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EDITORIAL: Need to rethink public holidays


EDITORIAL: Need to rethink public holidays

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THE FALLOUT from having two public holidays within one week, as happened two weeks ago, was sure to reignite public discussion.

It is little surprise that the Barbados Employers’ Confederation wants a rethink of this situation, and some citizens clearly agree, given the impact on productivity and the economy.

This year Barbados observes 12 public holidays. When added to the 21 or 28 paid vacation days to which many people are entitled, plus a range of other benefits, the employers’ position is better understood. It is possible for some workers to be off for as many as two months in a calendar year.

The reality is that not even the most myopic interest group or strident investor can see public holidays only in purely economic terms. Our cultural traditions and national solidarity on public holidays are well established. But that does not mean this is not the ideal time to discuss and consider their place on the calendar.

Historically, our public holidays were tied to Christian events and occasions associated with the British colonial era. It was only when the workers struggled for their rights that occasions such as May Day became days of national importance. The recognition of Emancipation Day has since followed.

Politics also determines the scope of our public holidays. The death of National Hero The Right Excellent Errol Walton Barrow opened the door for the inclusion of a public holiday to mark his birthday by the Democratic Labour Party.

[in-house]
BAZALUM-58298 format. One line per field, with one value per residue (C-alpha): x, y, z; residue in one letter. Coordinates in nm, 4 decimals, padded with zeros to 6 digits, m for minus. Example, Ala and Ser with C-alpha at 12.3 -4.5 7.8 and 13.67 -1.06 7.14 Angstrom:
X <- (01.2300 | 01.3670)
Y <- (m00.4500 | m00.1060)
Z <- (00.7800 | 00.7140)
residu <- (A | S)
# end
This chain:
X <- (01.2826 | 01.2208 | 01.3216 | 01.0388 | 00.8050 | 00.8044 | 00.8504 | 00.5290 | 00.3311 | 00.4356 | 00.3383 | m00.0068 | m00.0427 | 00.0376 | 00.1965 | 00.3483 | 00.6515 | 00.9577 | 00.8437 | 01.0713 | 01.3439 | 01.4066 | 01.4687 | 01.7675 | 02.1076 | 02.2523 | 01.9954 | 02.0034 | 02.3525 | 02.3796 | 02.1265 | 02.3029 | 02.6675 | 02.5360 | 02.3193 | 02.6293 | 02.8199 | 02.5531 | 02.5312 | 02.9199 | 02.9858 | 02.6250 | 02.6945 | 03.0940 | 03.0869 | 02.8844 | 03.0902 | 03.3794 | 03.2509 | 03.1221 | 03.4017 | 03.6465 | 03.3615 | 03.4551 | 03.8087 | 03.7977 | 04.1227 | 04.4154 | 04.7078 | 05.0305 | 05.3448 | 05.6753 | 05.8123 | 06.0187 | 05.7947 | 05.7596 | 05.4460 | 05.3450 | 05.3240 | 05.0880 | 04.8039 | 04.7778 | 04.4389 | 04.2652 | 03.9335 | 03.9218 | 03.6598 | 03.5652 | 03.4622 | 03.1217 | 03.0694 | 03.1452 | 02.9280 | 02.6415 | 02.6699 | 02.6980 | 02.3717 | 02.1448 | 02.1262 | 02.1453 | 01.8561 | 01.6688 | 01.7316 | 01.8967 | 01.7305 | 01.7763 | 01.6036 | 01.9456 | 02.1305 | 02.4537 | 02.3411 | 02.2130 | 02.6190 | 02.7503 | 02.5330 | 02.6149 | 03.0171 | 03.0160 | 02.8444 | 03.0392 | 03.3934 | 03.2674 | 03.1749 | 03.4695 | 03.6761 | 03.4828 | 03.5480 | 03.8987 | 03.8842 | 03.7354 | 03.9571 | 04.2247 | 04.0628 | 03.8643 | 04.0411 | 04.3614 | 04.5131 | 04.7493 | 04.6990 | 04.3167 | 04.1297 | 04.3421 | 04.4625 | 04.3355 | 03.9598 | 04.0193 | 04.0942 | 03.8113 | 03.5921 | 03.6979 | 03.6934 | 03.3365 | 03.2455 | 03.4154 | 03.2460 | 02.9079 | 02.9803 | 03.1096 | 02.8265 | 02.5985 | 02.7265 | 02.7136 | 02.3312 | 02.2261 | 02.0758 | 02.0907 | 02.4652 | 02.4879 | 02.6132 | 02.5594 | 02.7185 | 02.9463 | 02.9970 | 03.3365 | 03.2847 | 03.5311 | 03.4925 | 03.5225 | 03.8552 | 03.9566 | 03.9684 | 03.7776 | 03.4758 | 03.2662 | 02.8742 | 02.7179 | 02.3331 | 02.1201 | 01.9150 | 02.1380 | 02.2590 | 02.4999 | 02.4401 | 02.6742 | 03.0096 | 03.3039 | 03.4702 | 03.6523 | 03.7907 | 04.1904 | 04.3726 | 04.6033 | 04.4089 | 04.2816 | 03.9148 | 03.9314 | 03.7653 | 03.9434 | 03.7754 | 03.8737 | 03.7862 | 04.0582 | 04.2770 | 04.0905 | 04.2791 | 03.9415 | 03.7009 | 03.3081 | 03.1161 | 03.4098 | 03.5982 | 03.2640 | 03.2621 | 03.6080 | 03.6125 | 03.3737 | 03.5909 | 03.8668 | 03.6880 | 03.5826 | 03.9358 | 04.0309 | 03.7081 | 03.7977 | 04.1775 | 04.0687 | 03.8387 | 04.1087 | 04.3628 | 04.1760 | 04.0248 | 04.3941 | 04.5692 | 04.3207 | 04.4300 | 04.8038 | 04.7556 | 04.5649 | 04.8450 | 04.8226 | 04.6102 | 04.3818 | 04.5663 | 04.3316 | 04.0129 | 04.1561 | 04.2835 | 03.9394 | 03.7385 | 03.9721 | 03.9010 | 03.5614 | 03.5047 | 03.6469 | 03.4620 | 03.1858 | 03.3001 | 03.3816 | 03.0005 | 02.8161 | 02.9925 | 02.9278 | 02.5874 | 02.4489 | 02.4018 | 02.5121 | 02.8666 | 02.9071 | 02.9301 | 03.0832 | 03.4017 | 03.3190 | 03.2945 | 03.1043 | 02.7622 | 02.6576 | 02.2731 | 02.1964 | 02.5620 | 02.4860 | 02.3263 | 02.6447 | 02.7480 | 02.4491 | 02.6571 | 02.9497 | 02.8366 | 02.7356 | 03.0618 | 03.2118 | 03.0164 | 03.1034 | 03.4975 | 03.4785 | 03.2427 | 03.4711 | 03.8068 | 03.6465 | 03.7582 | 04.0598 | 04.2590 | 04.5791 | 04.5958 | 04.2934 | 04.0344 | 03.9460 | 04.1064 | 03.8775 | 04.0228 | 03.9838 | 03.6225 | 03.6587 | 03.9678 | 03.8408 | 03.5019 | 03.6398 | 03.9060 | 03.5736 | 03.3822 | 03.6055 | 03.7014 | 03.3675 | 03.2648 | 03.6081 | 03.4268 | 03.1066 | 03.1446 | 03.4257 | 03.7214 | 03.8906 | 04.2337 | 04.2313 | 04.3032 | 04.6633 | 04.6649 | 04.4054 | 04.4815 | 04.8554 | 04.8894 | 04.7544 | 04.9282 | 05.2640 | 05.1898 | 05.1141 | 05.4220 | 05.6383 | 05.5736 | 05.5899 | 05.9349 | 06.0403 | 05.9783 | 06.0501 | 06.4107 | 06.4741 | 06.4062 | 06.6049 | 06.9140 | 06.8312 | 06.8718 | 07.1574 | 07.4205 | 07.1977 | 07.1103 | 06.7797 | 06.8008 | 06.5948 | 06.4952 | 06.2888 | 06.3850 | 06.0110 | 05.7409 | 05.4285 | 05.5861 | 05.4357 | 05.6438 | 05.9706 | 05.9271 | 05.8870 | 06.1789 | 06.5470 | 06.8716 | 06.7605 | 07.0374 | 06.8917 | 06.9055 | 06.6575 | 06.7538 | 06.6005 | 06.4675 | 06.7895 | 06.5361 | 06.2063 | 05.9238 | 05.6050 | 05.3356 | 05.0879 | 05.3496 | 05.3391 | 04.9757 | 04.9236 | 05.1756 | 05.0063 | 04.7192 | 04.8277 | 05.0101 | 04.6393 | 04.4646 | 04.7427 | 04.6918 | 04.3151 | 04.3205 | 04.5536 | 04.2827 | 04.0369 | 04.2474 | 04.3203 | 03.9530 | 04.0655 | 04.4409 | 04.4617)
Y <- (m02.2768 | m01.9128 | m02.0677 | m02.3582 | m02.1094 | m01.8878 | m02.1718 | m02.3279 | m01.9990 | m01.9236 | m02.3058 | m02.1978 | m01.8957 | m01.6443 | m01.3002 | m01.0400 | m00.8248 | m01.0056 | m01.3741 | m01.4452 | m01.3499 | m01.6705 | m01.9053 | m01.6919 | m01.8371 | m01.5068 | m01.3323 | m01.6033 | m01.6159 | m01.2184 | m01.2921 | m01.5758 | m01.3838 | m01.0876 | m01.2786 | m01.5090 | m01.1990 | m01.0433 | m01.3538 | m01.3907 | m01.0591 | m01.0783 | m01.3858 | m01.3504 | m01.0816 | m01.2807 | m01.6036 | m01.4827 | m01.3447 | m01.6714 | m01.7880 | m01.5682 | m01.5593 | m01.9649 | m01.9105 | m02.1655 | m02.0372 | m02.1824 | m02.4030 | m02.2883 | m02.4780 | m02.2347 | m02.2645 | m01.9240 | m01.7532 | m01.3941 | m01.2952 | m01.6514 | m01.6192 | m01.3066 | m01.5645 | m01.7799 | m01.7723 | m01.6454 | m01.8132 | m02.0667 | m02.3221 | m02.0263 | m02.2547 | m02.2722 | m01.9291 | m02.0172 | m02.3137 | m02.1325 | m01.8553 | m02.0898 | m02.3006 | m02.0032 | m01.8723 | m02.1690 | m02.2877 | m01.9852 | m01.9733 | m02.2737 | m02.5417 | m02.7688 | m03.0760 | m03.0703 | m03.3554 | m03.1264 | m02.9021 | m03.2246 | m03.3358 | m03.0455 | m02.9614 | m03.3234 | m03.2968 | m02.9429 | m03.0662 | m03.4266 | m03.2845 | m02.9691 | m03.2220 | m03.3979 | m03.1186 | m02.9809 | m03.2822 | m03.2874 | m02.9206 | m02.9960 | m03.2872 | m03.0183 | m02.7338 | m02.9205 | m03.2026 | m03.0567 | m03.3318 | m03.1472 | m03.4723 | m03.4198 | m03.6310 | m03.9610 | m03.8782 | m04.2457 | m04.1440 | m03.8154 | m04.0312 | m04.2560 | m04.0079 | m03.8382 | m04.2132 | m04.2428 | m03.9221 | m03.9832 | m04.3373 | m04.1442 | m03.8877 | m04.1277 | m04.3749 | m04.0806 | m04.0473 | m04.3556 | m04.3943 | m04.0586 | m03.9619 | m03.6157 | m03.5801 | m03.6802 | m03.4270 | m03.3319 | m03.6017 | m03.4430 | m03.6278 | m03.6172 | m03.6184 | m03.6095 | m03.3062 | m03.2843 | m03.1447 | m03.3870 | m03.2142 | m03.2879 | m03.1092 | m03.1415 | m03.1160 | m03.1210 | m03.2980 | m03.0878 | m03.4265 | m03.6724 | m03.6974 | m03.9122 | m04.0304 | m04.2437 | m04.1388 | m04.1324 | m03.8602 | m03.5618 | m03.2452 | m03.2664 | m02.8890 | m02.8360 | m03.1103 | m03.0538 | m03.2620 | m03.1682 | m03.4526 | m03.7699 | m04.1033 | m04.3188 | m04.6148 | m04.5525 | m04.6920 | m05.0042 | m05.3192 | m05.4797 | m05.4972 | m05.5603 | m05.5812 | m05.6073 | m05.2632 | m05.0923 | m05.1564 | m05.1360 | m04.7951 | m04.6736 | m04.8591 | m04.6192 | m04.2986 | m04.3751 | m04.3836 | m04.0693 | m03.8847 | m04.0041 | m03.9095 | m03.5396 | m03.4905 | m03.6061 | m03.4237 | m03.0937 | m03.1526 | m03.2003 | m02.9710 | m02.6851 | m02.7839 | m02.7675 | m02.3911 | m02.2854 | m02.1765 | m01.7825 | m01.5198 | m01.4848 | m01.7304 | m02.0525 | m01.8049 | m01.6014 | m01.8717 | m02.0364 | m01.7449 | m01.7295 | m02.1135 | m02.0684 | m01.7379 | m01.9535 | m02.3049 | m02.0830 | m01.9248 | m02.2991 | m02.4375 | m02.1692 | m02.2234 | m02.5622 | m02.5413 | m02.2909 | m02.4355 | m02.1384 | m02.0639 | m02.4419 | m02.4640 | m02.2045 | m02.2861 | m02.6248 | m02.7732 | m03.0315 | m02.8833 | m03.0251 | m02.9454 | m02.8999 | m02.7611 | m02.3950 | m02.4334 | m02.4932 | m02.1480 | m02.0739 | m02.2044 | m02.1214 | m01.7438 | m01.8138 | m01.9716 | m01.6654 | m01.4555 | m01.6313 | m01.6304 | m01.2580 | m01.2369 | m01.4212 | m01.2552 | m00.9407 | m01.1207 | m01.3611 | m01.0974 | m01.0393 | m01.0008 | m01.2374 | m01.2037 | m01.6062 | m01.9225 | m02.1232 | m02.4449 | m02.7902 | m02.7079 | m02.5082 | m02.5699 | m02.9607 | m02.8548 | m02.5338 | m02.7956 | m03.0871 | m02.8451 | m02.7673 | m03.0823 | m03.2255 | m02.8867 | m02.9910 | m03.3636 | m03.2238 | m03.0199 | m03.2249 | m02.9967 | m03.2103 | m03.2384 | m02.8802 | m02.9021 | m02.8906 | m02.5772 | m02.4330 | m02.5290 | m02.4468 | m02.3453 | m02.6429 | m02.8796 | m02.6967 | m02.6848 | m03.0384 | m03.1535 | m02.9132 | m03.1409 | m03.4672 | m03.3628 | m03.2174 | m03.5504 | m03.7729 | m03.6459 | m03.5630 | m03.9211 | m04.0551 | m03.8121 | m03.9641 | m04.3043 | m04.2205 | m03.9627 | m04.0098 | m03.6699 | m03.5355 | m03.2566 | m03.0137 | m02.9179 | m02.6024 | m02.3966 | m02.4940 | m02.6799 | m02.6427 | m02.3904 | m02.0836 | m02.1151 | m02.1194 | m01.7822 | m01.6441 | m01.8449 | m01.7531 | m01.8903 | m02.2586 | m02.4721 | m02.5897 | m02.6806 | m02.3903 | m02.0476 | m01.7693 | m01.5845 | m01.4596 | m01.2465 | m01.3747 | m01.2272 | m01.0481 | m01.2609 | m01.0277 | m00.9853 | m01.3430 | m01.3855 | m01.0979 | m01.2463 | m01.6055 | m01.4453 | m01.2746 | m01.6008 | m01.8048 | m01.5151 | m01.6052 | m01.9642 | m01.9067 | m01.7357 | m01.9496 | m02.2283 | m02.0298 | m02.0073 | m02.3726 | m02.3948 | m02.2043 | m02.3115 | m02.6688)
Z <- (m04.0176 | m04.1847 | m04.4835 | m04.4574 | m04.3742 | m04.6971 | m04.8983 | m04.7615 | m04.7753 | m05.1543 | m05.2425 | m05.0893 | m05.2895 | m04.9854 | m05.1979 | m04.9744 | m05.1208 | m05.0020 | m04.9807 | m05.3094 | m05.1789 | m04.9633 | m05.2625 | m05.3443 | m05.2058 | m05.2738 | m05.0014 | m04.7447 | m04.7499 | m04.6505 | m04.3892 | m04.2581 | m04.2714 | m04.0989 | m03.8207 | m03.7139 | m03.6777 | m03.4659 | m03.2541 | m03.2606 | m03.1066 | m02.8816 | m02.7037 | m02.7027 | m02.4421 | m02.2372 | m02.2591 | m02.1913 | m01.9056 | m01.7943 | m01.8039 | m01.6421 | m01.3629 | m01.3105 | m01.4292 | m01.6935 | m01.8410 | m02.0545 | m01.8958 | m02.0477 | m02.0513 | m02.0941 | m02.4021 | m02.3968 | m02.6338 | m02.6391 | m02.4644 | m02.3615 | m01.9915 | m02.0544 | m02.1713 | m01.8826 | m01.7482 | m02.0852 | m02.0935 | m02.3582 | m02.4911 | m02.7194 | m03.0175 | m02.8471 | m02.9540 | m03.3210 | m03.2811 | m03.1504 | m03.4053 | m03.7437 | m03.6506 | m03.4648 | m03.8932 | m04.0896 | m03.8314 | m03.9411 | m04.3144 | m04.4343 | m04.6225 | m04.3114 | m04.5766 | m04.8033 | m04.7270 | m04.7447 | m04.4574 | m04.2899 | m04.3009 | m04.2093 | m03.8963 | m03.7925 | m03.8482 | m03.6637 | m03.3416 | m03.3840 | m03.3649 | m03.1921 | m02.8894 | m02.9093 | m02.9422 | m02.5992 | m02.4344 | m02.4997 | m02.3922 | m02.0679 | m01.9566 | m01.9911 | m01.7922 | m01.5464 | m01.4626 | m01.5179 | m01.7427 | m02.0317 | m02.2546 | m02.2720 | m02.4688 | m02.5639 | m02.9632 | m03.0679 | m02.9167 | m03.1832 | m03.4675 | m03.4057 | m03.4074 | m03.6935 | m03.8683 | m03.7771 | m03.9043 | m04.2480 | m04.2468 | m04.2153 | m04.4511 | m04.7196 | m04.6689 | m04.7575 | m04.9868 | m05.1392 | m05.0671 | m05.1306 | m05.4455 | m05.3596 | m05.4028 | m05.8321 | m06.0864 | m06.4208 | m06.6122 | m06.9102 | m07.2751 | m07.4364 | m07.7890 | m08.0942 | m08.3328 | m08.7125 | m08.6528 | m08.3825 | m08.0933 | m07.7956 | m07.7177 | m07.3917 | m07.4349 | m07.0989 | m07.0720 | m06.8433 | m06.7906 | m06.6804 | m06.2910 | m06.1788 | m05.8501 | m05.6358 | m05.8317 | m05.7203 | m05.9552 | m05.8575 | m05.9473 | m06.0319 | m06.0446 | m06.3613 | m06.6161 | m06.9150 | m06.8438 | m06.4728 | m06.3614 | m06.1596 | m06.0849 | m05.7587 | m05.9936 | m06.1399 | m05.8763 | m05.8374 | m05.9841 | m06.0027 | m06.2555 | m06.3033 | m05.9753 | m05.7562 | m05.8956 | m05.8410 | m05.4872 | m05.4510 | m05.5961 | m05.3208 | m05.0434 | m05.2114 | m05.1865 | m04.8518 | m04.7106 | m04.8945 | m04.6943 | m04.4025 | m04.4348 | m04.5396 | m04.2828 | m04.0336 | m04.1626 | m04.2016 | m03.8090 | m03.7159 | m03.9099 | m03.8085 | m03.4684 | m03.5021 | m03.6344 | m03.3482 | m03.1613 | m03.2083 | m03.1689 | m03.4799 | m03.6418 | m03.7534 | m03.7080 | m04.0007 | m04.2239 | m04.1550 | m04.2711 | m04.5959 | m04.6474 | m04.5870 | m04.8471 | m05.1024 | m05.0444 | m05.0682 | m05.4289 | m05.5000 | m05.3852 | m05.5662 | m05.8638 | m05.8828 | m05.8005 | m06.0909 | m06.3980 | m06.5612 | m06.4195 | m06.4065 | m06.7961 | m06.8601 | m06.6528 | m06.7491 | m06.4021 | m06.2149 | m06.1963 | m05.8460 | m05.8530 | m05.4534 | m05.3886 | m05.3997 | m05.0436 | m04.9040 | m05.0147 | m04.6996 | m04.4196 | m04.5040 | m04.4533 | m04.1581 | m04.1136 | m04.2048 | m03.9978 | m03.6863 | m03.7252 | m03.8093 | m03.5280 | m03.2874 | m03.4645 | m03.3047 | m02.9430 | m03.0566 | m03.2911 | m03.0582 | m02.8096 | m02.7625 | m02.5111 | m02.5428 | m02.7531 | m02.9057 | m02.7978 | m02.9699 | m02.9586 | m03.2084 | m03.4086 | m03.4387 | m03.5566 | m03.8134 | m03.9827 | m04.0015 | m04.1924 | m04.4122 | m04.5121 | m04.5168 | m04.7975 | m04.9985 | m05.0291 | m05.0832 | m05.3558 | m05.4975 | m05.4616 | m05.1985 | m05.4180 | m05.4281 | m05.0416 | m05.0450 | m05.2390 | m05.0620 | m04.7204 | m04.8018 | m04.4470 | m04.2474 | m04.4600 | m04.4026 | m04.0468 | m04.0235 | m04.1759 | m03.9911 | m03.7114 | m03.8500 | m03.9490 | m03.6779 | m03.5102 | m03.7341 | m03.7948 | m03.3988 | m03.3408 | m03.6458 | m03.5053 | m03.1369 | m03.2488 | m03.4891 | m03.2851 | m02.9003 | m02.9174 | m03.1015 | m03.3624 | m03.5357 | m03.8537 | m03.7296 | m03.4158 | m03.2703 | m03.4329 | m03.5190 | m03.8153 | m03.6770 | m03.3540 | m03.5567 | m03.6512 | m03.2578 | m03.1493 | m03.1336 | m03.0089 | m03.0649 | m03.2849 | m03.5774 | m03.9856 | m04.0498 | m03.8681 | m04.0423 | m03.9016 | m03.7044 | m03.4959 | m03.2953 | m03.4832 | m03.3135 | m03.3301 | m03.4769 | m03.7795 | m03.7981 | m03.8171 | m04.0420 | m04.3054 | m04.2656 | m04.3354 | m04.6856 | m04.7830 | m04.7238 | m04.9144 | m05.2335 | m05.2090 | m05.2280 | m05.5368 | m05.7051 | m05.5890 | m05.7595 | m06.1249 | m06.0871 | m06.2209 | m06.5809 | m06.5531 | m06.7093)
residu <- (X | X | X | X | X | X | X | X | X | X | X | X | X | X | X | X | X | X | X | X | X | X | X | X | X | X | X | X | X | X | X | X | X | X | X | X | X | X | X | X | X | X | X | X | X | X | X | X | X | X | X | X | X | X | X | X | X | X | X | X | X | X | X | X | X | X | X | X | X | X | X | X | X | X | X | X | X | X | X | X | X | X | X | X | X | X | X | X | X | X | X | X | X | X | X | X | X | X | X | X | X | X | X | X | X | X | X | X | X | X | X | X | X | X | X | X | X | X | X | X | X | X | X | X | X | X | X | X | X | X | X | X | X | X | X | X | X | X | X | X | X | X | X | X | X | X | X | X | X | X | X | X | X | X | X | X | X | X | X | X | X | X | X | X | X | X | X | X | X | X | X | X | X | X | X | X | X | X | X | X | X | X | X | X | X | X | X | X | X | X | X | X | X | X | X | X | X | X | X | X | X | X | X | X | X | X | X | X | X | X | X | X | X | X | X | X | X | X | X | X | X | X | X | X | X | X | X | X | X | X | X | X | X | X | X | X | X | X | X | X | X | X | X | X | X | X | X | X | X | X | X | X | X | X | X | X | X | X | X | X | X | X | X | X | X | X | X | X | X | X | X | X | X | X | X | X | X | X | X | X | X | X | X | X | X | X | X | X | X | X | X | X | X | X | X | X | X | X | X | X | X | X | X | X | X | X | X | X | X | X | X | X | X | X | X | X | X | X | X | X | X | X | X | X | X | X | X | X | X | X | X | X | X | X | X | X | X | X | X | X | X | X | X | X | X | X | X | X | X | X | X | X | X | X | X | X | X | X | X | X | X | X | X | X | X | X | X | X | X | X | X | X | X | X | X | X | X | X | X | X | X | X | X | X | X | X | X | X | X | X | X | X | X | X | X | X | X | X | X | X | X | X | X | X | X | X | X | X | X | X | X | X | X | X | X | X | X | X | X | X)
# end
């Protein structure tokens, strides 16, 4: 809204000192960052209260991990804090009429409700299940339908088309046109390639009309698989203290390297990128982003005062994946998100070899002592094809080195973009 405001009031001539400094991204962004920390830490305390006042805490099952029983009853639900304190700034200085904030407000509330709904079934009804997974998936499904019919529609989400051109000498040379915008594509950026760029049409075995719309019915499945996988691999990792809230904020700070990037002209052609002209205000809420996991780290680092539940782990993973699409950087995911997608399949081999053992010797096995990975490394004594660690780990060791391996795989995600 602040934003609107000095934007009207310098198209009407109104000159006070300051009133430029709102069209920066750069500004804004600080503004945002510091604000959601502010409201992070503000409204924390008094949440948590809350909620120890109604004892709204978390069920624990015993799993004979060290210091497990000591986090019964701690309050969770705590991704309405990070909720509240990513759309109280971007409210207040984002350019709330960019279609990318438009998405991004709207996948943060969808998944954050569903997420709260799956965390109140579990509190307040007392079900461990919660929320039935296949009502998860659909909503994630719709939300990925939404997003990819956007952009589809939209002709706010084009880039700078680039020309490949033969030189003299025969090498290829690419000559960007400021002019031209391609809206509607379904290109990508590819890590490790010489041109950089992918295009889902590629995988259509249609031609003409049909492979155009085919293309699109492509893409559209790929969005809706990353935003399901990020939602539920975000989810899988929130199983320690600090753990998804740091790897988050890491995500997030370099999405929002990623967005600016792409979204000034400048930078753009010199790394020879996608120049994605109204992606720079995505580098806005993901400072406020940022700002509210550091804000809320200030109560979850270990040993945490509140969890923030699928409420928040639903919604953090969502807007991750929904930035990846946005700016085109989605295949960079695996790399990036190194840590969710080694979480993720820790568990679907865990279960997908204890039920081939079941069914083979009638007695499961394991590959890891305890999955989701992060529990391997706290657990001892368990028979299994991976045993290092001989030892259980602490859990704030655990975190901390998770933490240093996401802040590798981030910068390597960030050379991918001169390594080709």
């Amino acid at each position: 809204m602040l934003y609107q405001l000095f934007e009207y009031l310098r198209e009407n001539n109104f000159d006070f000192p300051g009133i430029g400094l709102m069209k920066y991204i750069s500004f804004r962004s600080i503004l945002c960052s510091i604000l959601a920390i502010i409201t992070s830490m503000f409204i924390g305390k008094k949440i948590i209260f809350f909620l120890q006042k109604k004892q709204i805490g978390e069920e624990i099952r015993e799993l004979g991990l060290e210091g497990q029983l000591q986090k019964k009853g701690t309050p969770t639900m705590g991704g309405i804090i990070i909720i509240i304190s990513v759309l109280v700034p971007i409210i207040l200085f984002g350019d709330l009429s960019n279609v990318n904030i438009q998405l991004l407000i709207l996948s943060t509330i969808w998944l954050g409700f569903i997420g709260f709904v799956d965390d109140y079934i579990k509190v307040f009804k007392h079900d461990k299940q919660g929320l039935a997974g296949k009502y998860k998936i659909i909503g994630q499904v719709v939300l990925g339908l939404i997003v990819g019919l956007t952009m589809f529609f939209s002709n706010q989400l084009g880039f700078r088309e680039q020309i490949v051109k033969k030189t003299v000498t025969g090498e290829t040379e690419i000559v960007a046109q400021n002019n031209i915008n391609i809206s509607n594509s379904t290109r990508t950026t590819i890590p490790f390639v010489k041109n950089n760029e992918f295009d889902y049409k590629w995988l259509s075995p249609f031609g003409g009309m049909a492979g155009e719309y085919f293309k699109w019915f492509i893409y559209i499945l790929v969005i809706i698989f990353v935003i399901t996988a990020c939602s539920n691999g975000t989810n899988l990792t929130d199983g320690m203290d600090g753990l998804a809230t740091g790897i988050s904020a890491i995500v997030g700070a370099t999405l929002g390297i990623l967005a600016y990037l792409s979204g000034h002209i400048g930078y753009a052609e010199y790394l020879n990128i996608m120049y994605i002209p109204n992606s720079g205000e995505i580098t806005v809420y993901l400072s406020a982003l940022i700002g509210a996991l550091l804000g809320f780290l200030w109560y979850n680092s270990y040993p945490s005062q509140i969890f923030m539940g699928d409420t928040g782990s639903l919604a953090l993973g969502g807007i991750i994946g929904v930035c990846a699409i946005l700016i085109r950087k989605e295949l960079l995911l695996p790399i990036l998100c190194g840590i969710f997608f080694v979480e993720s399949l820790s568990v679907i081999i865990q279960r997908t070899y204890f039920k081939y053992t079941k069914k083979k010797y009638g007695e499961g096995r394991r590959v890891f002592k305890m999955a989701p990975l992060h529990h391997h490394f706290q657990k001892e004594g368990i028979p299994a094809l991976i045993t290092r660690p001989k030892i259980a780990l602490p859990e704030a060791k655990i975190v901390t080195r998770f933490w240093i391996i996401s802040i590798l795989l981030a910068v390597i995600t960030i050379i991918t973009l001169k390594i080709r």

Not to be outdone, the birthday of another National Hero, The Right Excellent Sir Grantley Adams, was later proclaimed a public holiday by the Barbados Labour Party.

The initial support for either day, partisan and divided as they are, has clearly faded. As Barbadians age, fewer of us feel any personal connections to an era and leaders of yesteryear. There is no patriotic zeal to mark the birthdays of these two National Heroes. Neither do the celebrations ring the bells of lofty ideals. They have truly devolved into occasions of pure merriment and leisure.

The greatest hardships public holidays create, such as the recent two in the same week, will be on small businesses and the growing number of self-employed people who must either incur additional expenses or suffer loss of earnings. This is at a time when we are promoting entrepreneurship and self-employment as the way forward.

We do not believe that public holidays are anachronistic since there is much more to life than just work. That is why a balance must be struck between the needs of businesses and those of workers. But, there is clearly a need to rethink some of them to arrive at a better outcome for all. And, please, let us not turn public holidays into political footballs.